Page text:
Cadmus and Harmonia, 1877: Canvas Replica Painting: Small
By artist Evelyn De Morgan (1855-1919), in Louvre, Paris
The visual retelling of a storyline in Ovid's Metamorphosis, Cadmus was turned into a serpent by an angry Zeus, leaving his lover Harmonia to find balance amidst a tragedy of epic proportions. One of the few female Pre-Raphaelite painters, De Morgan's work shows the influence of the great artists of the Renaissance, particularly Botticelli. The authentic stretched canvas replica painting captures the original work's texture, depth of color, and even its subtle brushstrokes, which are applied by hand exclusively for Design Toscano. The imported, delicately carved hardwood frame boasts a delicate leaf motif with fine feathered detailing finished in antique gold tones.
Small: 13"Wx20.5"H. framed (5"Wx12.5"H. image size, 4"W. frame)
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Evelyn De Morgan (British, 1850-1919)

Evelyn De Morgan was born in London in 1855, the eldest child of lawyer Percival Pickering QC and niece of the Pre-Raphaelite painter John Roddam Spencer Stanhope. Evelyn began lessons with a drawing master at the age of 15, followed by prize-winning studies at South Kensington and Slade Schools; in 1875 she paid her first visit to Italy. Her exhibition debut in 1876 at the Dudley Gallery with 'St Catherine of Alexandria' was followed by an invitation to show at the Grosvenor Gallery, where she exhibited regularly. In 1887 she married William de Morgan, ceramicist and associate of William Morris, with whom she shared a deep interest in spiritualism. [Read more about their spiritualist activities and beliefs in Evelyn de Morgan: Oil Paintings].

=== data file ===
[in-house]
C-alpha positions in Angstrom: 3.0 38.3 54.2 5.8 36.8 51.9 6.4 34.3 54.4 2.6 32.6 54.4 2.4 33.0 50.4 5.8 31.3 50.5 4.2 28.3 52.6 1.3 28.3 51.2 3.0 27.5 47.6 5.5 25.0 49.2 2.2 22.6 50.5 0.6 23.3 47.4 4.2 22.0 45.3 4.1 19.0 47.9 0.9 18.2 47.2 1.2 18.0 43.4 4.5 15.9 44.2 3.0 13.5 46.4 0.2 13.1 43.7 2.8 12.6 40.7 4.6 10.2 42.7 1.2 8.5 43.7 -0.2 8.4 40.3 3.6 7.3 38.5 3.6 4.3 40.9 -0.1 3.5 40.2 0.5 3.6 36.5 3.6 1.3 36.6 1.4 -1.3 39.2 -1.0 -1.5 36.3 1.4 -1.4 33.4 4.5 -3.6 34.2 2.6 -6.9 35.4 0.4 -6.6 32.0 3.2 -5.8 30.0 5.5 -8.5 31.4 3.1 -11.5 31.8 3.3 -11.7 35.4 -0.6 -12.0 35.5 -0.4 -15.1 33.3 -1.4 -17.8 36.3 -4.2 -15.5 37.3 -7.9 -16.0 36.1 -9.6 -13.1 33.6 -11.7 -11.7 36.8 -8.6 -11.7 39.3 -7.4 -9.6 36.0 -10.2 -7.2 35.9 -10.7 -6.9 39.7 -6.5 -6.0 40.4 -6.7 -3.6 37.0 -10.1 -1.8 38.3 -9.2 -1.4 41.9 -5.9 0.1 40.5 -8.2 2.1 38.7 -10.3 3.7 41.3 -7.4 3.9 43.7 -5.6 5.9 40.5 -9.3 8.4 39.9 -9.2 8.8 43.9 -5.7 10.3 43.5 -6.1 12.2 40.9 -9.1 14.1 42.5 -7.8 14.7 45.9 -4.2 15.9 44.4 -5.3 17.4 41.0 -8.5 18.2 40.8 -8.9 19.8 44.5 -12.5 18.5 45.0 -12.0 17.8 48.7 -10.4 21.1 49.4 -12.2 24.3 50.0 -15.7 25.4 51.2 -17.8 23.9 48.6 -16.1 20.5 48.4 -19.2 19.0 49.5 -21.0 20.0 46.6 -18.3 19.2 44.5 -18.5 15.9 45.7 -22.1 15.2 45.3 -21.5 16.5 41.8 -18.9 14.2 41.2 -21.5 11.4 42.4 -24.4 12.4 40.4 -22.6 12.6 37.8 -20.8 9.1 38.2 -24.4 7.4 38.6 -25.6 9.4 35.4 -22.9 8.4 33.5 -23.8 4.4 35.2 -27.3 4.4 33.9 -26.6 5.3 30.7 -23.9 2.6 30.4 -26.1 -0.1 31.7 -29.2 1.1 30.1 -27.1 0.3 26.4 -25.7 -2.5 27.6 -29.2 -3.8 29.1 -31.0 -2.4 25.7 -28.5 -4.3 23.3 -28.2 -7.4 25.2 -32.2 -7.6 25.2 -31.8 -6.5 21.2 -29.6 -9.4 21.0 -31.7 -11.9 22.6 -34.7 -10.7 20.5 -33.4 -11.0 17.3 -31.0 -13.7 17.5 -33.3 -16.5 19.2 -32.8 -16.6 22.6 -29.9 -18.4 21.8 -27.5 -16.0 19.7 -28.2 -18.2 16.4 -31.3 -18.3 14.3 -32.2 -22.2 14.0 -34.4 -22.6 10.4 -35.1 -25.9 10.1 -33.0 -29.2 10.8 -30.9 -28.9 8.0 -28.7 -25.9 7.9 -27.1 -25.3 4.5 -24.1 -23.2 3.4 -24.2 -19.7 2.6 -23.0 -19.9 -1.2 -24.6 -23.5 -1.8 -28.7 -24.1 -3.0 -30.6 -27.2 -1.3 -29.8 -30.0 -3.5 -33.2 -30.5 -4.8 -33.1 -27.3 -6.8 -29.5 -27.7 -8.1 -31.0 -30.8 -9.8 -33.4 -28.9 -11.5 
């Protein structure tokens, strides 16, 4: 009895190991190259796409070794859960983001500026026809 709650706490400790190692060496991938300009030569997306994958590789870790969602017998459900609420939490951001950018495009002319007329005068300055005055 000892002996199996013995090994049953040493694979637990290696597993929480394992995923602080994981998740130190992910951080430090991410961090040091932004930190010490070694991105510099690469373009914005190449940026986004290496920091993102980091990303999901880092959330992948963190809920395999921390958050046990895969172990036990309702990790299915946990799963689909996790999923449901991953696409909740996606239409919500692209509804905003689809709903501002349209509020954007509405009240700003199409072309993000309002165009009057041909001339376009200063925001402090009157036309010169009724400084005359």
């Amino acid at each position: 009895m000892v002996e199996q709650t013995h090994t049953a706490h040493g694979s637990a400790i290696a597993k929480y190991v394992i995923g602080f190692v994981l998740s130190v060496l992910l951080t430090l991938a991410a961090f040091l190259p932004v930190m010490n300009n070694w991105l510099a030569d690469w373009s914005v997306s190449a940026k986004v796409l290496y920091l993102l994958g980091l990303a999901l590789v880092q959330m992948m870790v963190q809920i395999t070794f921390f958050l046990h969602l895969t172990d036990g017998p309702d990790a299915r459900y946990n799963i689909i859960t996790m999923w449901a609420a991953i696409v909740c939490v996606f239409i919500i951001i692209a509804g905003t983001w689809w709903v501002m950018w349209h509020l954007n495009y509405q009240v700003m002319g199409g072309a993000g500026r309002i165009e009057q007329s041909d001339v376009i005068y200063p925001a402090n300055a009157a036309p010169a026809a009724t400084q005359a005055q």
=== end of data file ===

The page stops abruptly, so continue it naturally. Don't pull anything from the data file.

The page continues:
From 1888 to 1901, she became a regular exhibitor at the New Gallery, establishing a reputation as an artist influenced by Burne-Jones. Her preferred subjects included sacred and allegorical figures and scenes, and legends with a moral or social message such as 'The Christian Martyr' and 'The Worship of Mammon', treated in a fashion that exploited her superior drawing skills and design sense, with striking colour and billowing draperies, often on a very large scale.

From 1890-1914, for the sake of William?s health, the couple divided their time between Chelsea and Florence; together they devised a painting method utilising glycerine which, though too troublesome to pursue, produced the clear, bright tones they sought. Her 1902 exhibition at Leighton House was followed by a solo show at Bruton Gallery (1906) and an exhibition of 25 works at Wolverhampton Art Gallery (1907). In 1916, her horror of the war led her to mount an exhibition of 13 works for the benefit - more info

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